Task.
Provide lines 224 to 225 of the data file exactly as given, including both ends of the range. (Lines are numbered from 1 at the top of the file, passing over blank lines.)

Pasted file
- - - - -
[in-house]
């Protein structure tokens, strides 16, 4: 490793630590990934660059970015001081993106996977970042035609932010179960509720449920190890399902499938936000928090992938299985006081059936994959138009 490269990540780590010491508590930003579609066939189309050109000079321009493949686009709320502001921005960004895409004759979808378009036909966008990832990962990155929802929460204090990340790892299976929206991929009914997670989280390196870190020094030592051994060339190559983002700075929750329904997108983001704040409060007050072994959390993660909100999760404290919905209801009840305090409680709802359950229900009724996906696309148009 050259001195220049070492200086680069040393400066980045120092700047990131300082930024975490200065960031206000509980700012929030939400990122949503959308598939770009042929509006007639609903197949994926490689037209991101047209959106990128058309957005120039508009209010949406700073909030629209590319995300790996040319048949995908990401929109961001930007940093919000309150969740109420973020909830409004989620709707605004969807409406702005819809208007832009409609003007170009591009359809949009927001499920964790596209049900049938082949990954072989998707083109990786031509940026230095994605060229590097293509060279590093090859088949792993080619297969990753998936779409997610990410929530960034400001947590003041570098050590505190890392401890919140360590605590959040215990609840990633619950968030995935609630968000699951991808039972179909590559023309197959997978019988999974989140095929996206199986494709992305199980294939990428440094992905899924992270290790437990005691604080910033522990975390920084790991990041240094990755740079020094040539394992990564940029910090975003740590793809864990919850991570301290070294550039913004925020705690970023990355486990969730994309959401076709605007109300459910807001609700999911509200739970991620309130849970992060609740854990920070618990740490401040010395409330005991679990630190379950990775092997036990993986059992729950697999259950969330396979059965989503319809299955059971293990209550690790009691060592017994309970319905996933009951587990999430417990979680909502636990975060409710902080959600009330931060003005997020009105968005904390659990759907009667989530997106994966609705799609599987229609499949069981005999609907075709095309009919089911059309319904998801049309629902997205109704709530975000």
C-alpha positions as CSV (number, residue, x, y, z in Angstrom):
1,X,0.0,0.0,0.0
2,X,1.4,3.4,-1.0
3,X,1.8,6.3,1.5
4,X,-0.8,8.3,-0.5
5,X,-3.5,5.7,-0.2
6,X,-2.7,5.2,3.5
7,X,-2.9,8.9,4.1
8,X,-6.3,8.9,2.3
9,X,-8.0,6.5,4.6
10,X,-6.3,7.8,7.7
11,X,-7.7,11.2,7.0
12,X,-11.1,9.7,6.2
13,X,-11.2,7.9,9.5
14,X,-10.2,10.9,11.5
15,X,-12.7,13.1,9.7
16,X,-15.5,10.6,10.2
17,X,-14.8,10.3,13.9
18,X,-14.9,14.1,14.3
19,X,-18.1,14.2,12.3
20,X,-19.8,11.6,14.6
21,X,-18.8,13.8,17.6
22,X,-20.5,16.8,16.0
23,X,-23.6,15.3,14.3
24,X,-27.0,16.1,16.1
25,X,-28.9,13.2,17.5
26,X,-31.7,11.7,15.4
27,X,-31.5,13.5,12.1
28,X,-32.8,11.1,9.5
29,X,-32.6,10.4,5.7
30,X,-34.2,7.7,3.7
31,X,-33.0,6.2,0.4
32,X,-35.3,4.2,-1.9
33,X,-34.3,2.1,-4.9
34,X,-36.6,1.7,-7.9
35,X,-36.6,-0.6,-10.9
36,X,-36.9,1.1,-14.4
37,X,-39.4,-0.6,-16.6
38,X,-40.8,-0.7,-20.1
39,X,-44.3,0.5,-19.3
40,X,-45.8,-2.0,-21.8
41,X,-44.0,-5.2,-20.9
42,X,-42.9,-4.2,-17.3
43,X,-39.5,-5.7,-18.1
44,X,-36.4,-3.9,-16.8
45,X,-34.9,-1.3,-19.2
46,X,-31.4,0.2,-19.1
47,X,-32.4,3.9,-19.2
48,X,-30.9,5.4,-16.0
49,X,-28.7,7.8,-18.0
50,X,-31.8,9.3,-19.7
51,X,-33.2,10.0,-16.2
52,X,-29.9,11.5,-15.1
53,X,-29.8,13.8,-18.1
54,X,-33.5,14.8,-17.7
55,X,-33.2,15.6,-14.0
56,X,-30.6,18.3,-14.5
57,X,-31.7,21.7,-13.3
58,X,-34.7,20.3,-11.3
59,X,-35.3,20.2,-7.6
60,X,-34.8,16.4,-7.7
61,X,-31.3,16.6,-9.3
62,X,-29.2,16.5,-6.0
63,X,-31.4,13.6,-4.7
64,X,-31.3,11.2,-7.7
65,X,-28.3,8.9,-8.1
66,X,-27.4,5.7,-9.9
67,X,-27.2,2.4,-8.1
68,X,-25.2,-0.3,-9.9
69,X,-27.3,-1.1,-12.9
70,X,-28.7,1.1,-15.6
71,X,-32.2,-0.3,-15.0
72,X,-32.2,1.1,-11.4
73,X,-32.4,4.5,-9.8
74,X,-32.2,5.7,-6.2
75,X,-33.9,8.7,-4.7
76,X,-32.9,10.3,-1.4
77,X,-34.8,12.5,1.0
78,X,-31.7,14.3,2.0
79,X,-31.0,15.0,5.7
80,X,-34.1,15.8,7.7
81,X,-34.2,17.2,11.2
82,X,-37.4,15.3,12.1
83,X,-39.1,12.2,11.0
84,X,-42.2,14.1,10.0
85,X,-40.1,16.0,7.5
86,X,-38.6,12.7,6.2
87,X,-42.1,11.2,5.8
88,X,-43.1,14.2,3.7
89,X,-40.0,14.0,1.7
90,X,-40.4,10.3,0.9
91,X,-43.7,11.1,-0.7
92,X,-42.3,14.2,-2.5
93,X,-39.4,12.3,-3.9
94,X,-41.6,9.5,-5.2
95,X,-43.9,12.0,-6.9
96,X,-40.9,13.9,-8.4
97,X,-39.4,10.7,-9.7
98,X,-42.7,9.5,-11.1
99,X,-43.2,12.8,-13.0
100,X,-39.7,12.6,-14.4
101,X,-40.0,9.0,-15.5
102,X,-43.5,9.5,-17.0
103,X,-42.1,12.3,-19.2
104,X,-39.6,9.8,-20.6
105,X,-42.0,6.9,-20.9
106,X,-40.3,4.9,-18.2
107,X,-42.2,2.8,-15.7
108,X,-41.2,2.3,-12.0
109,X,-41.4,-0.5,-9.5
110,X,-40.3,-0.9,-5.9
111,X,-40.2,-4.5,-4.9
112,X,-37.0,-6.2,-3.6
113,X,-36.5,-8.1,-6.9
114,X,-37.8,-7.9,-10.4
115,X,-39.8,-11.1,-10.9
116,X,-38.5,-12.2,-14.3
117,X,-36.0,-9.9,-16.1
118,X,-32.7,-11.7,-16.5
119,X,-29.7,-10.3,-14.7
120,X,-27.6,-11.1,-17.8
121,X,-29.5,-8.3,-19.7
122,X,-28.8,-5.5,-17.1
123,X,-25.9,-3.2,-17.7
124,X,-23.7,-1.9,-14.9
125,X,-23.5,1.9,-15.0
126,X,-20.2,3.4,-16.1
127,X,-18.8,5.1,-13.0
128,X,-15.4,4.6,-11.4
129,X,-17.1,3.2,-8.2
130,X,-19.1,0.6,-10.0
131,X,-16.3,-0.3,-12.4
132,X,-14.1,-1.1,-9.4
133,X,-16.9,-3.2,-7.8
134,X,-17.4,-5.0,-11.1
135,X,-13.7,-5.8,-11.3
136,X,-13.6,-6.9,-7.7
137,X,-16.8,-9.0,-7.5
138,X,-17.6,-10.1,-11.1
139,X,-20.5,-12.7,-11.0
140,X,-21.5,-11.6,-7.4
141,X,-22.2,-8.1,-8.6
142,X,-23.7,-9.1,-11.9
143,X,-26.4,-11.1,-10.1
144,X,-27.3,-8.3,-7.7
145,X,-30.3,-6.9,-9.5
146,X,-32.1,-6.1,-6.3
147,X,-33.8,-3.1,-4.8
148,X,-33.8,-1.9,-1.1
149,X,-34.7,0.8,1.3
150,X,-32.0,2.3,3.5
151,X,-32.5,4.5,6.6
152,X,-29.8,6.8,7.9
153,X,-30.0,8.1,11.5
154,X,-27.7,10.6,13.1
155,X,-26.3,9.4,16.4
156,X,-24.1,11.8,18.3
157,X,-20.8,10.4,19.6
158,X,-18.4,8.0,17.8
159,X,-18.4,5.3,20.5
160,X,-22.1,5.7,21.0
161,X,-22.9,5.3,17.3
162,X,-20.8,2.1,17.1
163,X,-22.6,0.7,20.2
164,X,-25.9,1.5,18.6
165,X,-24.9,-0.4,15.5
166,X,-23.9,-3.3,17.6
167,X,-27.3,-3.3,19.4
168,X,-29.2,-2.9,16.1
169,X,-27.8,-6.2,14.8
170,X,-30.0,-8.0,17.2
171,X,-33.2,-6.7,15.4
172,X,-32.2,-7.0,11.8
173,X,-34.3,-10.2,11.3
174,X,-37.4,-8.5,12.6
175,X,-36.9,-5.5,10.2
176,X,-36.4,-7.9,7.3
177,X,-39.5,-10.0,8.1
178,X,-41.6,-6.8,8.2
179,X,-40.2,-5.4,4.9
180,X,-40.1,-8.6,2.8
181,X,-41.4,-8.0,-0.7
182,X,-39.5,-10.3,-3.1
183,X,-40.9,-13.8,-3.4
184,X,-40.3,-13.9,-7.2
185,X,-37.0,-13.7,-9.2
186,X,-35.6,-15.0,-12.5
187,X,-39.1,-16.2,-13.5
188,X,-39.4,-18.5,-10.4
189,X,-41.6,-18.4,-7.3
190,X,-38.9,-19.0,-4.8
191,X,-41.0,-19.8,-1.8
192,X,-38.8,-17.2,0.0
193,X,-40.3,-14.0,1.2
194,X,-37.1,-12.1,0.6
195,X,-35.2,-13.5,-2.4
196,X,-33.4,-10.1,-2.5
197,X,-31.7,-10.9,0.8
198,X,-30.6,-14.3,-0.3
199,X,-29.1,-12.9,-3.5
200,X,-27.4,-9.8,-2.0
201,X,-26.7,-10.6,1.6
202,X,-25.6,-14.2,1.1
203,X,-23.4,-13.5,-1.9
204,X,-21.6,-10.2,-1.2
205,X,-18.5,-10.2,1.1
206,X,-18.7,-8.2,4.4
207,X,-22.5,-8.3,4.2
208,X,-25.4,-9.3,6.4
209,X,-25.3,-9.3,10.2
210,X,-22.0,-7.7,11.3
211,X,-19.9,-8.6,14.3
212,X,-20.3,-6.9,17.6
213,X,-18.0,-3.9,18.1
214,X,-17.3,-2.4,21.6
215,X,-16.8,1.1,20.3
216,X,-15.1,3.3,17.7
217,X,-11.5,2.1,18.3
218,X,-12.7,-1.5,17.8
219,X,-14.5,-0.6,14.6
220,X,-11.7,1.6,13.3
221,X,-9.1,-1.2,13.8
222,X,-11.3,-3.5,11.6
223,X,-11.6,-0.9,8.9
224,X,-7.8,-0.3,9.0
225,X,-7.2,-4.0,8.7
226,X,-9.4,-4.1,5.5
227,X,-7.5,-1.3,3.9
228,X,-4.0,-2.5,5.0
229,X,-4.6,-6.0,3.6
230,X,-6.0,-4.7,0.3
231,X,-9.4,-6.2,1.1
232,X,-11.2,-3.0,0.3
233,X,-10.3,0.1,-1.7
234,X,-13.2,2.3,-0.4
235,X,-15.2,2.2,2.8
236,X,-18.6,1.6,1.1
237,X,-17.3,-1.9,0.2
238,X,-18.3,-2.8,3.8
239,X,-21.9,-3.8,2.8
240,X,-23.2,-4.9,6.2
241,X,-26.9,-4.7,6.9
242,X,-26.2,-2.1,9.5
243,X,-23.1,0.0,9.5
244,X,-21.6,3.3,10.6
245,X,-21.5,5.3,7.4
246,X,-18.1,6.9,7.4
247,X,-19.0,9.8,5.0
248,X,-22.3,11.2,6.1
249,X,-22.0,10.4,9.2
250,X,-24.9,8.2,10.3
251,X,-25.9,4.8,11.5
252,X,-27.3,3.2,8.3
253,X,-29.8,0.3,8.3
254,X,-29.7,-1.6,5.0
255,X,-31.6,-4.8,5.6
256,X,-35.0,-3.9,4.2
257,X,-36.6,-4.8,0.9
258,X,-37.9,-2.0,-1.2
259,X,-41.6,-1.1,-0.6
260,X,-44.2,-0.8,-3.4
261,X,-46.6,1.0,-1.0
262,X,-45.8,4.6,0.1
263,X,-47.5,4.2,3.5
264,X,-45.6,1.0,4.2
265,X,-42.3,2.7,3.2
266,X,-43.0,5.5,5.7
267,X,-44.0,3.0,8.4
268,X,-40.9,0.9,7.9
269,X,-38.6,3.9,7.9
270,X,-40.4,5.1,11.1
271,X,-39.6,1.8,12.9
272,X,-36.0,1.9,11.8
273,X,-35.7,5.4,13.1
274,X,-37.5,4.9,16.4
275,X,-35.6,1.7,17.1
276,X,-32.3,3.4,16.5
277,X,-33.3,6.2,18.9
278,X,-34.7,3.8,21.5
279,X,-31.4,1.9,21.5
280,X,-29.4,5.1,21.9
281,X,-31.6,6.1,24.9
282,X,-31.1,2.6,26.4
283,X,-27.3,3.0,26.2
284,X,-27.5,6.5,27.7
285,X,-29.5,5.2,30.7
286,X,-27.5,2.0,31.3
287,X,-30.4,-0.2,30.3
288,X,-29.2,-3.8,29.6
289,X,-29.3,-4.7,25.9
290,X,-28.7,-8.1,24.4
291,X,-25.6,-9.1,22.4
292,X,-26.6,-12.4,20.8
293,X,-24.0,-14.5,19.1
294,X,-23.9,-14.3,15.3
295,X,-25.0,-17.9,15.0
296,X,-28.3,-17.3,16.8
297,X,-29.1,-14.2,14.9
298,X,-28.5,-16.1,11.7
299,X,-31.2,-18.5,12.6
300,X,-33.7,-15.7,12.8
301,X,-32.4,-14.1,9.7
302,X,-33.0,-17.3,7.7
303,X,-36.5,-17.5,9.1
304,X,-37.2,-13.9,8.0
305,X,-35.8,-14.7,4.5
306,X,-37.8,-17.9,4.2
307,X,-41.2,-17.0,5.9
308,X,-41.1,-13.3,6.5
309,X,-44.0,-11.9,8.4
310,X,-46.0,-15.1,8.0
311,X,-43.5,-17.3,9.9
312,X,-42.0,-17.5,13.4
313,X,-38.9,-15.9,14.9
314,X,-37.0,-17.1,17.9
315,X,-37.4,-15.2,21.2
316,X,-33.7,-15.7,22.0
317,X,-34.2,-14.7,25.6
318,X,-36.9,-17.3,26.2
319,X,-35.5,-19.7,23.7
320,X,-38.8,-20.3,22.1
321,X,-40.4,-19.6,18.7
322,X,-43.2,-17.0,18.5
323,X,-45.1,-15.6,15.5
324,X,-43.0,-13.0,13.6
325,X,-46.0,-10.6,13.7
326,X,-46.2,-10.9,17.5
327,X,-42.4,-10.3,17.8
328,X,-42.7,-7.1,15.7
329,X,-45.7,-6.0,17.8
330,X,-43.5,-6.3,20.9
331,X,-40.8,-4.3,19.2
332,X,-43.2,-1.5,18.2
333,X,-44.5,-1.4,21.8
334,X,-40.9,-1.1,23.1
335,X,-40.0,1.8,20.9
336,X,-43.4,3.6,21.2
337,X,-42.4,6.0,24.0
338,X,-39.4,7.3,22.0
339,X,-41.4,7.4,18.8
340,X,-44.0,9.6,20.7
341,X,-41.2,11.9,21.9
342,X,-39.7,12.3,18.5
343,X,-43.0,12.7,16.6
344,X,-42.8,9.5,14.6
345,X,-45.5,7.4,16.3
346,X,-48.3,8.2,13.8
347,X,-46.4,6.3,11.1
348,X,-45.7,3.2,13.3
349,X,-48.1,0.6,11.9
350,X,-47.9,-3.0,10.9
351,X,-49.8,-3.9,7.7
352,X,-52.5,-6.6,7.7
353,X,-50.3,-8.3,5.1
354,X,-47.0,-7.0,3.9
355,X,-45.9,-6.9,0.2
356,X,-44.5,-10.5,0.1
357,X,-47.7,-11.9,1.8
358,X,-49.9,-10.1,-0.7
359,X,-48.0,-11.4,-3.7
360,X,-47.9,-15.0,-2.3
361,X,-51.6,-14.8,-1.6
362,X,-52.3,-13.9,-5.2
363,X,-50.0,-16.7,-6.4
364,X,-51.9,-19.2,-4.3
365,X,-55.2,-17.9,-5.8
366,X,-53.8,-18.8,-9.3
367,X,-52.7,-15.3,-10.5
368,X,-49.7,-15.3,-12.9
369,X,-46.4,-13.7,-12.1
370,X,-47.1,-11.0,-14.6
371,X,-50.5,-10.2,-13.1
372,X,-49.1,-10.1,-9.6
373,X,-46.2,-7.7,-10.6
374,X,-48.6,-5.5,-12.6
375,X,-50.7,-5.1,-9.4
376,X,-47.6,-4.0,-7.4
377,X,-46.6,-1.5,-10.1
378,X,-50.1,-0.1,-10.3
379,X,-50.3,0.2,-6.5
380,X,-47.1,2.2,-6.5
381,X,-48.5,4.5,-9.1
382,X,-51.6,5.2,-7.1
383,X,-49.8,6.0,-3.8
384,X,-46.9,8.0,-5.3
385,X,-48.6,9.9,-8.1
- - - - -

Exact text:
221,X,-9.1,-1.2,13.8
222,X,-11.3,-3.5,11.6